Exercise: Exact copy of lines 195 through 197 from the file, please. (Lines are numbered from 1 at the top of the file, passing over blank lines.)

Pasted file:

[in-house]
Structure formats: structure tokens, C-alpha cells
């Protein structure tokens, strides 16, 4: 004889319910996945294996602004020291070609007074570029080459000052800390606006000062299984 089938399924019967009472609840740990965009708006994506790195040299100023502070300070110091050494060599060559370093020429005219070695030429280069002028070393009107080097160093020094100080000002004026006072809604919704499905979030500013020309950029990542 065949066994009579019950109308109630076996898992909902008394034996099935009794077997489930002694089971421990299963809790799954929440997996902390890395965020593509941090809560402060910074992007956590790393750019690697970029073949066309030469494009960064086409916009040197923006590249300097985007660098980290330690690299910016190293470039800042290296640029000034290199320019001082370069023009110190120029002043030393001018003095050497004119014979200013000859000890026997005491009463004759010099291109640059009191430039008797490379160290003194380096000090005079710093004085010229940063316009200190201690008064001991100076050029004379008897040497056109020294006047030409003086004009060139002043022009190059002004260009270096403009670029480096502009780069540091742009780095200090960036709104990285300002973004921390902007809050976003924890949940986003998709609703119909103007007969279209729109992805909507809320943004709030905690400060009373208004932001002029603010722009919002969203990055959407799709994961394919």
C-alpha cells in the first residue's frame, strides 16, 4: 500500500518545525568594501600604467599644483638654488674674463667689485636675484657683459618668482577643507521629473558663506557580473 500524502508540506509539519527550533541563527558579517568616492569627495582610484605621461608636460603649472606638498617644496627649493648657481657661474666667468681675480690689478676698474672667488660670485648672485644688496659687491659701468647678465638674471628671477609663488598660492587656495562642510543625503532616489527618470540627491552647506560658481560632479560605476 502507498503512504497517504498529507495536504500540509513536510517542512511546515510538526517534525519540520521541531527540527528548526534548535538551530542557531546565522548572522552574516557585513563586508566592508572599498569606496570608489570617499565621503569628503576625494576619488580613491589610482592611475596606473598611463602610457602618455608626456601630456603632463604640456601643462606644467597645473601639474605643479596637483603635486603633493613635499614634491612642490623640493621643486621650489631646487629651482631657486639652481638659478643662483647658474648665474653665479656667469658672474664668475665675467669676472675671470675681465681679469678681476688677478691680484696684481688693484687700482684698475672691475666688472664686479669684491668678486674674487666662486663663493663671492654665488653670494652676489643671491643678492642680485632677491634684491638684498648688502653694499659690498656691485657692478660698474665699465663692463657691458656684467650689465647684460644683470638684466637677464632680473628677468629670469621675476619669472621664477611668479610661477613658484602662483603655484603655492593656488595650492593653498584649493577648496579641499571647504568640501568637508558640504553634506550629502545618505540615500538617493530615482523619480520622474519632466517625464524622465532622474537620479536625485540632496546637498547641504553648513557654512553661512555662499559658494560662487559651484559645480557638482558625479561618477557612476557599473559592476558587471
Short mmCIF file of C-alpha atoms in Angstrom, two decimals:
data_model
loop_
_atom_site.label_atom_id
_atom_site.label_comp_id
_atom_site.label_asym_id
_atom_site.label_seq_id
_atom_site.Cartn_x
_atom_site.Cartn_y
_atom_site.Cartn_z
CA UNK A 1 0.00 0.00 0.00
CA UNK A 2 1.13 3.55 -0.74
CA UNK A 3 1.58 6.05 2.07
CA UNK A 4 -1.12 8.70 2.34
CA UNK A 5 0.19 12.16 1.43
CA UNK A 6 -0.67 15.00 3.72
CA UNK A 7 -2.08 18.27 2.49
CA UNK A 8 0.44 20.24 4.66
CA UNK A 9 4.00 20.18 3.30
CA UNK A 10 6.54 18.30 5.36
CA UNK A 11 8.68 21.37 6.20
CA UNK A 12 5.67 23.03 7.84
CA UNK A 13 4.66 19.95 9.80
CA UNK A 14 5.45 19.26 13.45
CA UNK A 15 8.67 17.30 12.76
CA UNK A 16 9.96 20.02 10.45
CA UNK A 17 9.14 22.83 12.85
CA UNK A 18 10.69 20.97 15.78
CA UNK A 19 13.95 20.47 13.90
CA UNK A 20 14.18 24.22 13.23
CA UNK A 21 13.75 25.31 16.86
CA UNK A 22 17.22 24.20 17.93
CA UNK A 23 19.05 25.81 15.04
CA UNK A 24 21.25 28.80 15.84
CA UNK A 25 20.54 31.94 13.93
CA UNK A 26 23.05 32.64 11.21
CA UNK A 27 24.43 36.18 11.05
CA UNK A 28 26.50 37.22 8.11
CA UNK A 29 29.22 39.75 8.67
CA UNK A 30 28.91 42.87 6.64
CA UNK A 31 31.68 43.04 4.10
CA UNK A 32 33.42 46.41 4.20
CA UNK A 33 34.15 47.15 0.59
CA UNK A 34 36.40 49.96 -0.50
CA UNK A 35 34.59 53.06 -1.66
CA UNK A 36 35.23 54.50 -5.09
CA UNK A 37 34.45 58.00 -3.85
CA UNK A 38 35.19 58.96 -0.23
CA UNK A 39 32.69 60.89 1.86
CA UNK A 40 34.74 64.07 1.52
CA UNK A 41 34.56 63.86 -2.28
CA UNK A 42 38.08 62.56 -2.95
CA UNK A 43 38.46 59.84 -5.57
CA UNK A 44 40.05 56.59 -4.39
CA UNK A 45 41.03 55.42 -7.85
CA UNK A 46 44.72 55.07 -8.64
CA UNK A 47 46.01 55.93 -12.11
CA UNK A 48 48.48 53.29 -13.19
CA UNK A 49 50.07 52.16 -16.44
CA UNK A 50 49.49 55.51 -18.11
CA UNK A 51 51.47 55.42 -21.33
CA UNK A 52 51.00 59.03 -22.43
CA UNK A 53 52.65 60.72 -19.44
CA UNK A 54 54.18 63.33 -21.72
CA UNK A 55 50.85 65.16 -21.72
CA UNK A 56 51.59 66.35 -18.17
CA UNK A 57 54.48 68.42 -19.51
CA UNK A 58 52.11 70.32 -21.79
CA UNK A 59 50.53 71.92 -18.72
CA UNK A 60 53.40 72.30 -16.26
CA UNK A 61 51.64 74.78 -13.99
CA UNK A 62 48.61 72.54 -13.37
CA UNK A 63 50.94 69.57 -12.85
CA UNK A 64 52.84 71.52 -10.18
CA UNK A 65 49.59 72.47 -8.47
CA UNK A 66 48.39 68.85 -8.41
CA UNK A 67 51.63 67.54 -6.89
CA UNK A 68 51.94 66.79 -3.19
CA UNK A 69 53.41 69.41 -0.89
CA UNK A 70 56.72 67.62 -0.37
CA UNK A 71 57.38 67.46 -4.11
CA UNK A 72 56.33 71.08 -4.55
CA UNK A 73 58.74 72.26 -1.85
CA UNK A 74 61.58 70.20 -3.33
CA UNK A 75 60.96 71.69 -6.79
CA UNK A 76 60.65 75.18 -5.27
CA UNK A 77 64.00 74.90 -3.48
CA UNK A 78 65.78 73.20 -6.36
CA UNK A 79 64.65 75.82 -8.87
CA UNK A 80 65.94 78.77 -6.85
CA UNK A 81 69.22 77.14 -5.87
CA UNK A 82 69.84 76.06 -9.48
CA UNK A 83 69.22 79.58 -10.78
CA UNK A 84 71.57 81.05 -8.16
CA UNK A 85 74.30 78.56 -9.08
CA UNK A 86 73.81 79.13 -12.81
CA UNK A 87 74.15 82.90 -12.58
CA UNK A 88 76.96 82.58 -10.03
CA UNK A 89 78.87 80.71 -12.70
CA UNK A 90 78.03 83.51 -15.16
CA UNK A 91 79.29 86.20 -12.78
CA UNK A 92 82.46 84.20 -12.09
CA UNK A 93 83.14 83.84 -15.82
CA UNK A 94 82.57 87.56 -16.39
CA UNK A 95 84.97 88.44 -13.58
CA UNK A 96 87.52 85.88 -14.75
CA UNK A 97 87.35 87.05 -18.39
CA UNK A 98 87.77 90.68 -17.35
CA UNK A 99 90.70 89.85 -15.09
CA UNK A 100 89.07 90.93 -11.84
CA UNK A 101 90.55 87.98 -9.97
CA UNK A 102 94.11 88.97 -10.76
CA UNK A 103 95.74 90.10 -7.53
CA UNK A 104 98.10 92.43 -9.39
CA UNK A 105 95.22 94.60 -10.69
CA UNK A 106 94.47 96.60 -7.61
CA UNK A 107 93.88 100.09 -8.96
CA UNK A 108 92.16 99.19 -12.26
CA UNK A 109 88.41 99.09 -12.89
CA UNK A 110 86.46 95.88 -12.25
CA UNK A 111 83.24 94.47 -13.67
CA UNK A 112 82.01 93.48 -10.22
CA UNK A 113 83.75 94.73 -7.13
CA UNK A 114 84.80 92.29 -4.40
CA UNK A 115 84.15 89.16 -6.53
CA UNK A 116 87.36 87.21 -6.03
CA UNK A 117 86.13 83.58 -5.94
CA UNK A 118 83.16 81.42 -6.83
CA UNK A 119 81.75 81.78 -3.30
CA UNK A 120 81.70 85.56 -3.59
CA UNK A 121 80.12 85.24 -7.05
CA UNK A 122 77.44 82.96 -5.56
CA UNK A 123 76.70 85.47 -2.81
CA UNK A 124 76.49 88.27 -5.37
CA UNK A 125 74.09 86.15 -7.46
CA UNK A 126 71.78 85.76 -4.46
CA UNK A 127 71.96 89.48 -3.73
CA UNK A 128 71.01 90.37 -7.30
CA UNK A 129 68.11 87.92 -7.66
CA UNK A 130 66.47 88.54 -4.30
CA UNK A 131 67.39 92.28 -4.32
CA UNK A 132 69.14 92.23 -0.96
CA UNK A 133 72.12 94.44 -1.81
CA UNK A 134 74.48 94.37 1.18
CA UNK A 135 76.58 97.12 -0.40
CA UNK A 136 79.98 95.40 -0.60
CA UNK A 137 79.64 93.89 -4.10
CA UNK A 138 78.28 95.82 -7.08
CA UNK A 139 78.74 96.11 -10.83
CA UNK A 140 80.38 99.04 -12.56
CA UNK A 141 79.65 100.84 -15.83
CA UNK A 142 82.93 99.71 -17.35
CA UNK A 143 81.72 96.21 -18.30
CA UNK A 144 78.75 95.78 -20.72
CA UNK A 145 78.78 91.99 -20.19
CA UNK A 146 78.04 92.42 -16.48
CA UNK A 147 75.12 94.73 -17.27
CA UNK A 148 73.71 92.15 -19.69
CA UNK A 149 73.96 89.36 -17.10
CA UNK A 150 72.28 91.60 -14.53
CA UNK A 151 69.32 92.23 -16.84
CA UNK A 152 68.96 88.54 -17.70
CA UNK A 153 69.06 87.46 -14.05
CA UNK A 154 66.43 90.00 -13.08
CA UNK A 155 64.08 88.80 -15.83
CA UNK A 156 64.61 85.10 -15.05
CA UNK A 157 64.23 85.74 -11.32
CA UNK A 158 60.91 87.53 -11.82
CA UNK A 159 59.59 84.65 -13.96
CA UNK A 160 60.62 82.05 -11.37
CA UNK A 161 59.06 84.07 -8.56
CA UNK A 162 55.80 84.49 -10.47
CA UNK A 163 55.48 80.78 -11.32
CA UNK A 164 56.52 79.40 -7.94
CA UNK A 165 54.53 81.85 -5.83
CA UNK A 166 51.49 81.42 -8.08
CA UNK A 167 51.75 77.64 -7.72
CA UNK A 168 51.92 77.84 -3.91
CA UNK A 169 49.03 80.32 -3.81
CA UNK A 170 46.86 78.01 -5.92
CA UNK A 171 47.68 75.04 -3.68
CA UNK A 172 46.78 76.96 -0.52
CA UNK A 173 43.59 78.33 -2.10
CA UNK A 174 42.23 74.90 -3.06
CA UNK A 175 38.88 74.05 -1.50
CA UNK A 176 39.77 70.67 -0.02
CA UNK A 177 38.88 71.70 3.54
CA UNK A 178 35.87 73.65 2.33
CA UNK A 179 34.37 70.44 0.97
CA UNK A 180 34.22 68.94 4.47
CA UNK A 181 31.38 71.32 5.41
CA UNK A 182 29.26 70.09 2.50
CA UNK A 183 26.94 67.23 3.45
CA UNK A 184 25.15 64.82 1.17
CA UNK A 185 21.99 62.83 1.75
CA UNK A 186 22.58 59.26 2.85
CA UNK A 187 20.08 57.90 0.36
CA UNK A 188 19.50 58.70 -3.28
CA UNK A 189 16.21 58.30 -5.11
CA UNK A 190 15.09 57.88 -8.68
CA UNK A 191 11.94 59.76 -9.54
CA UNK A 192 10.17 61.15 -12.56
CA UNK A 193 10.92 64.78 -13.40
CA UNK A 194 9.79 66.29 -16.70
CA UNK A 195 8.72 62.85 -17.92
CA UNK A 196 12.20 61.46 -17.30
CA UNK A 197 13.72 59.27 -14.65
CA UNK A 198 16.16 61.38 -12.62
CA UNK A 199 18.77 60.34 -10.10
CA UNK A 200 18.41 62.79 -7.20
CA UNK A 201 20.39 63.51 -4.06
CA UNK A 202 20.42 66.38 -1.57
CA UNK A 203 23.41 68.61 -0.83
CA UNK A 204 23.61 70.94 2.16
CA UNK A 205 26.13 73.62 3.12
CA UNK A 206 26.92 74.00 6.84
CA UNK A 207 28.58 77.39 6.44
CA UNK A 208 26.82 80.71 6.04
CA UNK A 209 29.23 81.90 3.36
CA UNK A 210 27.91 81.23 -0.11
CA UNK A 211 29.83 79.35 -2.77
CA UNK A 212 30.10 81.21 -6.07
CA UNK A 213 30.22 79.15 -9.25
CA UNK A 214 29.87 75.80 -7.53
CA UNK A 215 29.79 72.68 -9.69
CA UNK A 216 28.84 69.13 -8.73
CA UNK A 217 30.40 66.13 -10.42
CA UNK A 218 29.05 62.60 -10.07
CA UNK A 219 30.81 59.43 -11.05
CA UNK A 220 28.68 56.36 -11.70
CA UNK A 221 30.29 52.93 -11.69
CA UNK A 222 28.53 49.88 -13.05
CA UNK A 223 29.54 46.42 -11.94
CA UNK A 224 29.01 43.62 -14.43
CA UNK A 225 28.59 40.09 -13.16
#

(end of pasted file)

CA UNK A 181 31.38 71.32 5.41
CA UNK A 182 29.26 70.09 2.50
CA UNK A 183 26.94 67.23 3.45